Uncovering the truth on hospital mergers
The American healthcare system is out of control. An estimated 25 percent of Americans age 25-54 have unpaid medical bills hanging over their heads, resulting in mounting debt and damaged credit scores. In fact, the hospital industry now takes a bigger bite out of our finances than Uncle Sam does. To put this more into perspective, the average household paid more in hospital costs in 2018 than in federal taxes. This is a shocking trend that’s only set to continue with the gap between taxes and skyrocketing hospital bills growing each year.
Consolidation is ultimately the culprit behind the increasingly staggering cost of healthcare today. Over the past decade, hospital mergers and acquisitions have created monopolies in many parts of the country, reducing competition and driving up prices for privately insured and uninsured patients. Large hospital systems buy smaller hospitals, then raise prices for higher profit, leaving local residents without a choice but to pay the exorbitant fees.
While it’s widely accepted that competition is a key factor in lowering costs and improving the quality of services in a marketplace, American healthcare isn’t held to the same standard as other industries. One argument in favor of hospital consolidation has been that larger hospital systems can leverage “economies of scale” to offer better patient care for lower prices. However, studies have actually shown that a more competitive hospital industry has a positive impact on both patients’ health and quality of care.
One study of the British National Health System revealed that a government policy encouraging hospital competition reduced mortality rates and lengths of hospital stays. A study of Medicare found severely ill heart-attack patients “in competitive markets receive more intensive treatment than in uncompetitive markets, and have significantly better health outcomes.” Likewise, concentrations of physician specialty groups also have a negative effect on patient wellbeing.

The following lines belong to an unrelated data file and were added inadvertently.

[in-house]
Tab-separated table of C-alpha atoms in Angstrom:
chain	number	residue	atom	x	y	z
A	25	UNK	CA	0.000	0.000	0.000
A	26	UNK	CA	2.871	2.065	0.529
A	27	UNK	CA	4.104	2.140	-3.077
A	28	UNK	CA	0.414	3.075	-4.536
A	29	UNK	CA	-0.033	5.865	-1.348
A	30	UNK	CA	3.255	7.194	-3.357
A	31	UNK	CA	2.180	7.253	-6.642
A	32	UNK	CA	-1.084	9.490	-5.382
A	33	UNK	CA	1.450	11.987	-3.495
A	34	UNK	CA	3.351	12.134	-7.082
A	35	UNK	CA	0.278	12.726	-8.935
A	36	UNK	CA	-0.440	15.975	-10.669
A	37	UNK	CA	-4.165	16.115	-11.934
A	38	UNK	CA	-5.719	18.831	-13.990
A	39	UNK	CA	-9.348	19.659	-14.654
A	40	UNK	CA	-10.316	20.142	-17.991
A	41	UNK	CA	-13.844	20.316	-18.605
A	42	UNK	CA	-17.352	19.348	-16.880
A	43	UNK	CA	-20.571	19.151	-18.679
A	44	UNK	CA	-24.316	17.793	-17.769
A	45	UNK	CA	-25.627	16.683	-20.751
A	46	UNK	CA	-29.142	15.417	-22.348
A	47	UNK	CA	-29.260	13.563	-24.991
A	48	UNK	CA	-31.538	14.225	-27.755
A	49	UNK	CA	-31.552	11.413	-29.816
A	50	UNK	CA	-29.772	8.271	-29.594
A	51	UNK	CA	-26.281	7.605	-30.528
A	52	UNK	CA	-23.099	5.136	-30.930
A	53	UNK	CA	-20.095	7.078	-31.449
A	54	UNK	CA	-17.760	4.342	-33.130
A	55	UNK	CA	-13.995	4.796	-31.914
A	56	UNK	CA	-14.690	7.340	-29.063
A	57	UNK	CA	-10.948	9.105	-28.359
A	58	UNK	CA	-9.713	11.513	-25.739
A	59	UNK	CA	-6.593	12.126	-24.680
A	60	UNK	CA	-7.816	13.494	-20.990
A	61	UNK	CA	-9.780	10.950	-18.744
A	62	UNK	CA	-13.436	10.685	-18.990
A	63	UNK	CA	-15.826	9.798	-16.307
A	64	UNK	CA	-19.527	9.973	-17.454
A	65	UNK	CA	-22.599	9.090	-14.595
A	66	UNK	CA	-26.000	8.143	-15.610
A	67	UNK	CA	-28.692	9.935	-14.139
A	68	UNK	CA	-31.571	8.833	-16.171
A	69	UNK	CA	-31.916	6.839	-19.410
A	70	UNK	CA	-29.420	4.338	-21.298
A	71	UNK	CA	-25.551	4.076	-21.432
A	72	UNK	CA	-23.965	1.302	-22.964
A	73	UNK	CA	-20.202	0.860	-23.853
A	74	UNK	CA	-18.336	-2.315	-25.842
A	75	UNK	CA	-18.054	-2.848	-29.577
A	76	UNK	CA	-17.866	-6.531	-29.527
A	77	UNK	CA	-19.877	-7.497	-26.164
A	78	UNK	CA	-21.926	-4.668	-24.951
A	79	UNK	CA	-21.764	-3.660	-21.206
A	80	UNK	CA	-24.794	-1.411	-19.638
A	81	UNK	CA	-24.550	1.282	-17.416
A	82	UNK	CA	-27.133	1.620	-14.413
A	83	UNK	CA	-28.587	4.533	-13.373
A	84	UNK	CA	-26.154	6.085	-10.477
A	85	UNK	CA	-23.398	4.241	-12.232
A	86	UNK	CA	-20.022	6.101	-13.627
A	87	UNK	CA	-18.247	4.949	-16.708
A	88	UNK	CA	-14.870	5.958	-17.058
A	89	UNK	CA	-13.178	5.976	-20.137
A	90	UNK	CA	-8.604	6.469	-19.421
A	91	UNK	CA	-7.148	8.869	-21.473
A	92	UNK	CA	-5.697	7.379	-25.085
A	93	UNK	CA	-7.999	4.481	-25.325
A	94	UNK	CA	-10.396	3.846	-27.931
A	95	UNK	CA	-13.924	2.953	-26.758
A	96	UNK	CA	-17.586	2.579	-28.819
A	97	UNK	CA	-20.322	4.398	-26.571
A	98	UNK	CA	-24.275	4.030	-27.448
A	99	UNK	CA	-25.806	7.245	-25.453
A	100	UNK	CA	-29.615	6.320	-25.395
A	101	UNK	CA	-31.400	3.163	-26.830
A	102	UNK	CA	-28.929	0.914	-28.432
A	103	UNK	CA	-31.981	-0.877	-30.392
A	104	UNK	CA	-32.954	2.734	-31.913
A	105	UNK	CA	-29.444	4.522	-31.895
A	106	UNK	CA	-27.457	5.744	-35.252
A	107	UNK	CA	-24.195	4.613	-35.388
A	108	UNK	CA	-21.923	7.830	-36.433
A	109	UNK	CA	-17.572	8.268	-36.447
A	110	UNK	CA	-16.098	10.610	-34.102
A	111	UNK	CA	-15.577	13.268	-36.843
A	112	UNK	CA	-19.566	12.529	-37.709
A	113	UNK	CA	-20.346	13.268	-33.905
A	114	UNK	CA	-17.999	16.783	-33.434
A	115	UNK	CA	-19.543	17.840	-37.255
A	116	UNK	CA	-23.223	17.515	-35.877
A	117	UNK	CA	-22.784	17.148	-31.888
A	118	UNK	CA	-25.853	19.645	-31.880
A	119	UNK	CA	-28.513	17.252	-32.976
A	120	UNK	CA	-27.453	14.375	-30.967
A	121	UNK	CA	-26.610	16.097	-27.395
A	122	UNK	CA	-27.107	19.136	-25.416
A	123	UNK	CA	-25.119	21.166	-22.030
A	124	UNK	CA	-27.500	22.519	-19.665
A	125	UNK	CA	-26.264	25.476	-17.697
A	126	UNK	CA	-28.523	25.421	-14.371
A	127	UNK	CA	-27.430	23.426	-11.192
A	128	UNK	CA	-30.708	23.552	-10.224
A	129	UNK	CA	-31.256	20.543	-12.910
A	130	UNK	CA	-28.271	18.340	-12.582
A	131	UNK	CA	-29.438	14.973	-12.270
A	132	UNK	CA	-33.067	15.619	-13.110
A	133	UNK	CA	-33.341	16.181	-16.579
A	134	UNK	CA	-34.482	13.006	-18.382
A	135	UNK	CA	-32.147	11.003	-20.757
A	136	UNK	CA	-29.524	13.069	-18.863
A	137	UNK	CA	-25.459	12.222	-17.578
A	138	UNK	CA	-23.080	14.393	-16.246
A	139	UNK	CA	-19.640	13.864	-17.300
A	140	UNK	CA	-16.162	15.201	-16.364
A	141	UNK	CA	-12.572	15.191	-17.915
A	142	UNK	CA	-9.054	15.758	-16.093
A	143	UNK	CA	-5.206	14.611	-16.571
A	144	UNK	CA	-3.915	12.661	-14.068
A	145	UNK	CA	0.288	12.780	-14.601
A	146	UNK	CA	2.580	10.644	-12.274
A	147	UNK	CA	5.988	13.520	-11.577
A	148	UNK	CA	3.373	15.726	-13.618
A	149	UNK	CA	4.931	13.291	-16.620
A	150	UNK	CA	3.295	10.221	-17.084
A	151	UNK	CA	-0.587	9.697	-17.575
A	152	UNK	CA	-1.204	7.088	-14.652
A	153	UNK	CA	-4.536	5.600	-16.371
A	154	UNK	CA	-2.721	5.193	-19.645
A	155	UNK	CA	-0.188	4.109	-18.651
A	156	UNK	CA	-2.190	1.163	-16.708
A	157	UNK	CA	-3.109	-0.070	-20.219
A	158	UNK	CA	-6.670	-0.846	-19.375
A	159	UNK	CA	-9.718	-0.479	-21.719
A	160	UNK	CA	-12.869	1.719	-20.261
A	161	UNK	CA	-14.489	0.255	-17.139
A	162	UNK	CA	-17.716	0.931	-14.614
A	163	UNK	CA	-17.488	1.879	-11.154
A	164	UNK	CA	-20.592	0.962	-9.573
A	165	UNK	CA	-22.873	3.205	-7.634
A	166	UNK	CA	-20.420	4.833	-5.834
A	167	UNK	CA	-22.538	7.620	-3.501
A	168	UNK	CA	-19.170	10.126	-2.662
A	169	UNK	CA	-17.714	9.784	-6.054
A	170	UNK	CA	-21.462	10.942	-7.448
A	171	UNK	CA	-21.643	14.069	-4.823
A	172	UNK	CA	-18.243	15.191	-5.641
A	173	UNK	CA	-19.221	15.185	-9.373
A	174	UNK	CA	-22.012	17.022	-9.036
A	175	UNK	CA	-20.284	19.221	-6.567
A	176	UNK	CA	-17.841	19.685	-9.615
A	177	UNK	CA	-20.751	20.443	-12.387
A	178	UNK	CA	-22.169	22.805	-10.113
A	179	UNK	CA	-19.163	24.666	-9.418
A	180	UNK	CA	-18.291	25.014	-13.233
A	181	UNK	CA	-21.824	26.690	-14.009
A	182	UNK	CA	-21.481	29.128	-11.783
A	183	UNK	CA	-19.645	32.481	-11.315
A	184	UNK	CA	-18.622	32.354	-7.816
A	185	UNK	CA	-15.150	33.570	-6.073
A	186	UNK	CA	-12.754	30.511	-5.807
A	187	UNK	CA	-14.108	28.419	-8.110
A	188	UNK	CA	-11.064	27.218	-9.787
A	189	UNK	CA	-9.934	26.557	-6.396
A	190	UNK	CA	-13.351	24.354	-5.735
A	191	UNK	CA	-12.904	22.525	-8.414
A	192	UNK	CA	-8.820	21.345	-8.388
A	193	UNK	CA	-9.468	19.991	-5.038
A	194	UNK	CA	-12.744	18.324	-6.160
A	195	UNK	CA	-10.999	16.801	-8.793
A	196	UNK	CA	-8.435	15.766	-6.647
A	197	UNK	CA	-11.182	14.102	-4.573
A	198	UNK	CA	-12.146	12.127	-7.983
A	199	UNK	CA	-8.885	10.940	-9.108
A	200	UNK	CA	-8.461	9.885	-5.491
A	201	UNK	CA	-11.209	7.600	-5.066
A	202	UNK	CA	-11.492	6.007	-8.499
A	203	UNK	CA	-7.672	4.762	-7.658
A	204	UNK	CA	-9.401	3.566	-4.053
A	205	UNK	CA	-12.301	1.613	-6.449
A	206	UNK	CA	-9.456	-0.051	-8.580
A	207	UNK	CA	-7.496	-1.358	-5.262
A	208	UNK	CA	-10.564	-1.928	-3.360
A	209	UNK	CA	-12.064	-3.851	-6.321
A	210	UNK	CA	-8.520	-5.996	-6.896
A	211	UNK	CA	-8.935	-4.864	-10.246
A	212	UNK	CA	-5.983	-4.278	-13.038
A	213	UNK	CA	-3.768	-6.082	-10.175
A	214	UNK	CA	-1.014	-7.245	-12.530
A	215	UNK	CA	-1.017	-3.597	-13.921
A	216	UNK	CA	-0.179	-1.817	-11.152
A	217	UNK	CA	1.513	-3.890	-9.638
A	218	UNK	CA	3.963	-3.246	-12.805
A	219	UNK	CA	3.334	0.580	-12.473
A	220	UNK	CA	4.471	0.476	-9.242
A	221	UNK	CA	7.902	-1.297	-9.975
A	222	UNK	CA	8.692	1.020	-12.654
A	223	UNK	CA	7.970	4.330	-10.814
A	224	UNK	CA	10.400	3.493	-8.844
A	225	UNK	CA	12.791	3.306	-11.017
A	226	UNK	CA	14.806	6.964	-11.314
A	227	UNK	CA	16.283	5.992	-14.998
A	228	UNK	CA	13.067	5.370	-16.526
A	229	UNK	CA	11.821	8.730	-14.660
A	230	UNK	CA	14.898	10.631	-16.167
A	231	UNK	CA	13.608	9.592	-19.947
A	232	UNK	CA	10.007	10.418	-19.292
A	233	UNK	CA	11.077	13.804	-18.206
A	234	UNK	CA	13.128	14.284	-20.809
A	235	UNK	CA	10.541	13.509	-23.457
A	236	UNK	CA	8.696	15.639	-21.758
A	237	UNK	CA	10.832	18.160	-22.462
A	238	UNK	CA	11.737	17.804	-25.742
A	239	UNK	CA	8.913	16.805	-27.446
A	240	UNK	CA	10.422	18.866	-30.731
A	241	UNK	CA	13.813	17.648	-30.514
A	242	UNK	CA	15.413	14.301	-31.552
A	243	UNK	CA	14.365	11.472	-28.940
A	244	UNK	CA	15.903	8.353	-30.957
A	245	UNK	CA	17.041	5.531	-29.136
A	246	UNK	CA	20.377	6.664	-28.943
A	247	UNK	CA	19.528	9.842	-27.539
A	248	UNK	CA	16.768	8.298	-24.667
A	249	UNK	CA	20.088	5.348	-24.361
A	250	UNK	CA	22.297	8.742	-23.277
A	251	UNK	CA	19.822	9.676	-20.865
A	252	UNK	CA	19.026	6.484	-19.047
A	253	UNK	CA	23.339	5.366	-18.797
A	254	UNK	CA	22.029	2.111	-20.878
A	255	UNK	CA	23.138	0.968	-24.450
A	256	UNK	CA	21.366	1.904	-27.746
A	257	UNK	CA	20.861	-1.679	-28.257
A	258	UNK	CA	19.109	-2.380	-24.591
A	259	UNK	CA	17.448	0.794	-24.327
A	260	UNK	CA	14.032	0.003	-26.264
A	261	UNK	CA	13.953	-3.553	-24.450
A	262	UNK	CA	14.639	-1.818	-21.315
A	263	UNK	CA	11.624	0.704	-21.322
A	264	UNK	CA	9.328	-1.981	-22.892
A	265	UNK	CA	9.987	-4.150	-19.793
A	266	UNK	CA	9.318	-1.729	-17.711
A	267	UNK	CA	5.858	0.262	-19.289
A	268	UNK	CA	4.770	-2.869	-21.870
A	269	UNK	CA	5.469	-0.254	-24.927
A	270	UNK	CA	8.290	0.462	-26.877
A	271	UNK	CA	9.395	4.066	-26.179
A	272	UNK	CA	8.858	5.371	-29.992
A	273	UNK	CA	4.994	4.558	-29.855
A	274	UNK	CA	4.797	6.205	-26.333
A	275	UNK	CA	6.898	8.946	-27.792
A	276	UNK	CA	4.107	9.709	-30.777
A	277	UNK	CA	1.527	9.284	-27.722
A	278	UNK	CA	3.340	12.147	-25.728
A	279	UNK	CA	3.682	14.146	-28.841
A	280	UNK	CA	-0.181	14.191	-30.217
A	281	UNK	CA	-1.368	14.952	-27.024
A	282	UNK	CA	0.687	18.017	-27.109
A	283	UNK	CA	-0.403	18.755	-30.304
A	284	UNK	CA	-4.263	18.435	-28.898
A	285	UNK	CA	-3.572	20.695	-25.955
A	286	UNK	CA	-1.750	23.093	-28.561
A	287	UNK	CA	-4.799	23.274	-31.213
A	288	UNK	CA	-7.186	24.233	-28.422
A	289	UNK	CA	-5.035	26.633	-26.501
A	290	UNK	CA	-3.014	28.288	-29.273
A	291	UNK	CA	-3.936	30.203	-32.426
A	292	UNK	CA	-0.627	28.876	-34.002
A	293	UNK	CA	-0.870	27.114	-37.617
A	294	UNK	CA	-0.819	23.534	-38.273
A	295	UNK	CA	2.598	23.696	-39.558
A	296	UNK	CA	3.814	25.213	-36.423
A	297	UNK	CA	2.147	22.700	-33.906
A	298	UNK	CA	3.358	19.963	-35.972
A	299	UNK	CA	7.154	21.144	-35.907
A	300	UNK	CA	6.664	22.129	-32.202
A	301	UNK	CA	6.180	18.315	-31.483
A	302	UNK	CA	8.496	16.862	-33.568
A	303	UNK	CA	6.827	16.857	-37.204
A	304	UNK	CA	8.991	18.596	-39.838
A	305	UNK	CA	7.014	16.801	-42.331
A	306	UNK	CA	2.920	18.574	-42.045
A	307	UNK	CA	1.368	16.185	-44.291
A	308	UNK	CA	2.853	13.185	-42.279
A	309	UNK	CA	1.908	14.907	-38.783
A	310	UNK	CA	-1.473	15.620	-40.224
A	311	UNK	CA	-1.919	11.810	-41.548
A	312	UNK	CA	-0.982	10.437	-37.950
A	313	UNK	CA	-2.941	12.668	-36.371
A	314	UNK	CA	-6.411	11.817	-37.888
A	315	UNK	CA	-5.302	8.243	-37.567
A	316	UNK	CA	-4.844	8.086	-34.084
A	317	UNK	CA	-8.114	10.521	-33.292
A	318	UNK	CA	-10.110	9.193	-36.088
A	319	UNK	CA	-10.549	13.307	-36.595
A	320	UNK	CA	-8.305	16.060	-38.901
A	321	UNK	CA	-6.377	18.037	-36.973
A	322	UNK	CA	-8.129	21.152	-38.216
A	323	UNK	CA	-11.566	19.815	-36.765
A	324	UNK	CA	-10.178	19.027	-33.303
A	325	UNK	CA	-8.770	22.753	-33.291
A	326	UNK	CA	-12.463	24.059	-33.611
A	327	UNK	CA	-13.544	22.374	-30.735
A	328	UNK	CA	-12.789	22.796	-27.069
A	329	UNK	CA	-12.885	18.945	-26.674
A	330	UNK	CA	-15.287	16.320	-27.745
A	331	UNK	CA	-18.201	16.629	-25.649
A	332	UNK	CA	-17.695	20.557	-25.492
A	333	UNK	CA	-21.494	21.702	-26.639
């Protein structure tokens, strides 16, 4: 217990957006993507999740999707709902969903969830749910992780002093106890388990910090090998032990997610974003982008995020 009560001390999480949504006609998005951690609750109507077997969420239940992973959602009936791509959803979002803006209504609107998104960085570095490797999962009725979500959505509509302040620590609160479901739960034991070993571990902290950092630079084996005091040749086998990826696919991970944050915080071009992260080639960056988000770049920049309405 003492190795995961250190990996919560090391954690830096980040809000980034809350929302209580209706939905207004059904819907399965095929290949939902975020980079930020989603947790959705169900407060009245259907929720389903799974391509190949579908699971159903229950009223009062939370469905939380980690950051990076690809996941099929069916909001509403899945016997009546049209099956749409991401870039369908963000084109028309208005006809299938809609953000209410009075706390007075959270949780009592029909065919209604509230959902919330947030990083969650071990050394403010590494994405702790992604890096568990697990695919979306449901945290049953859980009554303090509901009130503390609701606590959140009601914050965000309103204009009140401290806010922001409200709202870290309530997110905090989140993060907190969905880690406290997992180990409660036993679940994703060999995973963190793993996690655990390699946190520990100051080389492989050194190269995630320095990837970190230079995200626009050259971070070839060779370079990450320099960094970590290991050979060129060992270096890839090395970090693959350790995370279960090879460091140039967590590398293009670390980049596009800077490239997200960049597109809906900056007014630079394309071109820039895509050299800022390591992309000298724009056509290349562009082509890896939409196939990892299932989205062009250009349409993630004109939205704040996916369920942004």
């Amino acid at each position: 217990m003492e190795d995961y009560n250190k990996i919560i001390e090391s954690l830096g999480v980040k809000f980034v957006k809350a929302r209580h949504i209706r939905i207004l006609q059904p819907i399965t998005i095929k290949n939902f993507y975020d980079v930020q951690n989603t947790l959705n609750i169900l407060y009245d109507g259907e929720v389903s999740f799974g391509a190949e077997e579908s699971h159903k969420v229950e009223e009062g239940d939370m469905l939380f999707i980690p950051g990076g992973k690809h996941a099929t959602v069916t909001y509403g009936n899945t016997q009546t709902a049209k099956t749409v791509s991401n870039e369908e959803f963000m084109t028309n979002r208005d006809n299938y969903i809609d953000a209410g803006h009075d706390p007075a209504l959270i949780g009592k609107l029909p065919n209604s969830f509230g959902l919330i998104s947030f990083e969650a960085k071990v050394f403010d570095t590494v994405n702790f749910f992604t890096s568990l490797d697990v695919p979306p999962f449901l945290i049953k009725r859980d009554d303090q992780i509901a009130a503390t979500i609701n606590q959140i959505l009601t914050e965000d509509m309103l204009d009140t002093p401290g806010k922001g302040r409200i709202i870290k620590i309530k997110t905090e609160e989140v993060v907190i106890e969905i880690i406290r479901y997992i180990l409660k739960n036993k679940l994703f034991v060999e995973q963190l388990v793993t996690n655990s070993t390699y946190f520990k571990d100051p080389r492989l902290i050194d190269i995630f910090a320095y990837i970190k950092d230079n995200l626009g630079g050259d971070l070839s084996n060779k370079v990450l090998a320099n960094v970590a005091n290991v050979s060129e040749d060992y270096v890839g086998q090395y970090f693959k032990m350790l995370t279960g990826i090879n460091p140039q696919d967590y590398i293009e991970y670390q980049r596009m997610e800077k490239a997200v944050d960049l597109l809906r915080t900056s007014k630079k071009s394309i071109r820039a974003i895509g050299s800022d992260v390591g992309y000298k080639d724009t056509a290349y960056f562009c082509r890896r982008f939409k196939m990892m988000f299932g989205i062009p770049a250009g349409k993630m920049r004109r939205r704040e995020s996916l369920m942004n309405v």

In other words, not only do large hospital monopolies drive up prices, they do nothing to improve patient care – and, in fact, may actually be detrimental to healthcare outcomes. However, tell that to the politically influential hospital industry, which reportedly spent around $99.7 million in 2018 lobbying the government for favorable legislation.
What’s the solution? Some tout the benefits of single-payer or Medicare-for-All healthcare, while others caution against unacceptable outcomes for consumers under such a federally regulated system. However, still others are searching for a middle ground – a free-market system that spurs competition among hospitals while improving healthcare quality and value.
In an editorial Forbes’ Policy Editor and president of the Foundation for Research on Equal Opportunity Avik Roy describes a proposed bill featuring regulations that would “eliminate the ability of local hospital monopolies to charge exploitative prices, by precluding them from charging the privately insured and uninsured more than they charge Medicare.” A solution such as this would potentially avoid the drawbacks a top-down, federally run system while making access to quality healthcare more affordable.
We need a more competitive market to rein in the excessive pricing practices of large hospital systems and return value and quality of care to American healthcare. Until then, the average family will continue to struggle with the financial burden of rising hospital costs